Earth from Space: Clearwater

17 May 2013

This Landsat image from 9 September 2010 features the Clearwater Lakes in Canada’s Quebec province.

Located to the east of the Hudson Bay, what appears to be two separate lakes is actually a single body of water that fills two depressions. The depressions were created by two meteorite impacts, believed to have hit Earth simultaneously up to 290 million years ago.

The larger of the two to the northwest is about 36 km in diameter and has a ring of islands in the centre. The smaller is about 26 km in diameter. A string of islands separate the two water-filled craters.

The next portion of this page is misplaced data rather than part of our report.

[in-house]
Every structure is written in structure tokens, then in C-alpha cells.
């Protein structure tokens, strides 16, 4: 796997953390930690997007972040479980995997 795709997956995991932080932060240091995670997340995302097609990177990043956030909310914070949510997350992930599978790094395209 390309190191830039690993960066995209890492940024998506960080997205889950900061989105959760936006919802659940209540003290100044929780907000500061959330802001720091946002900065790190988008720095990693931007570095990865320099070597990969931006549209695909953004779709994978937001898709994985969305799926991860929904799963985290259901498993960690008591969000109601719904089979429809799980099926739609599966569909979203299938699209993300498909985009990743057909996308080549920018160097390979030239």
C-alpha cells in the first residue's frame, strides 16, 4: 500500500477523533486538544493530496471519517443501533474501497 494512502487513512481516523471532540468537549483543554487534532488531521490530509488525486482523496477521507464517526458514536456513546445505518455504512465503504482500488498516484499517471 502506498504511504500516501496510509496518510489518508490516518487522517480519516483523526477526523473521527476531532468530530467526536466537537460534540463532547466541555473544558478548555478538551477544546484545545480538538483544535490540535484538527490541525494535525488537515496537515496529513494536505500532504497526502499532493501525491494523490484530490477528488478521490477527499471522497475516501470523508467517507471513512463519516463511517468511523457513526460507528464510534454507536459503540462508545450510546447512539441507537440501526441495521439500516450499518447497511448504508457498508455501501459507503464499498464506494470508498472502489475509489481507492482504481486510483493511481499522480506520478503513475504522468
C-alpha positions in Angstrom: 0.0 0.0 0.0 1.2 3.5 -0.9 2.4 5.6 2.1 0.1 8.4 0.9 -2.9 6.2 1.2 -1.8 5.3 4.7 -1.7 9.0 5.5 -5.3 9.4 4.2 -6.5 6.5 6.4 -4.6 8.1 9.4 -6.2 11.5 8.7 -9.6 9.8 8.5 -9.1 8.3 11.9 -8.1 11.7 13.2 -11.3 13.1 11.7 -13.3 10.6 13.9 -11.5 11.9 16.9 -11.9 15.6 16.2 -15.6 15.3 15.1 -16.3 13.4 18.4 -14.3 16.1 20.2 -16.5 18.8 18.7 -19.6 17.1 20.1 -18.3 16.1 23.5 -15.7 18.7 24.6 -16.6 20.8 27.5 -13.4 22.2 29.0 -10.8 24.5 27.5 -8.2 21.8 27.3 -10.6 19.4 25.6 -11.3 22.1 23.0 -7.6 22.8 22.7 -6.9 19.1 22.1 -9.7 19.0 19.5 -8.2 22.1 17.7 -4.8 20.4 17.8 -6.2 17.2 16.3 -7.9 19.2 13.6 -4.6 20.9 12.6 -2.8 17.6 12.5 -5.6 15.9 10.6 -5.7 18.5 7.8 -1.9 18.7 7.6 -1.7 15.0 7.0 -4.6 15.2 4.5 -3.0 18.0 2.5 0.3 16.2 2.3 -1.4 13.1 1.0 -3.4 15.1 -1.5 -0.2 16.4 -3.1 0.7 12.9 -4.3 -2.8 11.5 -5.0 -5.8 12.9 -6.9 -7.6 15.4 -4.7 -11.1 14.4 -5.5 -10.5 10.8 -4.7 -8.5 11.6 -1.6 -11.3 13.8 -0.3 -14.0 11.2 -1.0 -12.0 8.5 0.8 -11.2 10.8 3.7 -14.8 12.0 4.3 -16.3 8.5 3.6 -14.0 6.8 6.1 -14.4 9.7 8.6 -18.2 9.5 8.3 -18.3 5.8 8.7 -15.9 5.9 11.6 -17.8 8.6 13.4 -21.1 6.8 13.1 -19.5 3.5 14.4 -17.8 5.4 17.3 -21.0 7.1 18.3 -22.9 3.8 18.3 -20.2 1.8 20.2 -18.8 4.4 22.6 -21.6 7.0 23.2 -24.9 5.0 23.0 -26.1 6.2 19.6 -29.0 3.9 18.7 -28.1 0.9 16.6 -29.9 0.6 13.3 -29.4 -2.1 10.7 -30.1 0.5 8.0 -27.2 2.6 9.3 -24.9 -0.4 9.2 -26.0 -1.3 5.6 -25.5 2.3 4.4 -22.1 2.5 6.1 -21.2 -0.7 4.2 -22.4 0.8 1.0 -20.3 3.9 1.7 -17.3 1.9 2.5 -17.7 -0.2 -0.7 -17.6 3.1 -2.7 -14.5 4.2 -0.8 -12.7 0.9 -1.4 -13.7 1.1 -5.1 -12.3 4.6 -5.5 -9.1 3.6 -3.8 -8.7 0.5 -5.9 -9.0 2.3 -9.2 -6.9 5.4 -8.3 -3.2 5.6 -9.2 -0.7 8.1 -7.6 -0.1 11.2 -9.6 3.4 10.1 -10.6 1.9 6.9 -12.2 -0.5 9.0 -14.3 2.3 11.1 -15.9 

The name 'Clearwater Lakes' comes from the clarity of its water.

The surrounding terrain is dotted with smaller lakes and rivers. The topography of this area, known as the Canadian Shield, was shaped by the huge ice sheets and glaciers from the last ice ages covering the area up to 15 000 years ago.

The Thematic Mapper on Landsat-5 is jointly managed by NASA and the US Geological Survey. ESA supports the Landsat series as a Third Party Mission, meaning it uses its ground infrastructure and expertise to acquire, process and distribute Landsat data to users.

This image is featured on the Earth from Space video programme.

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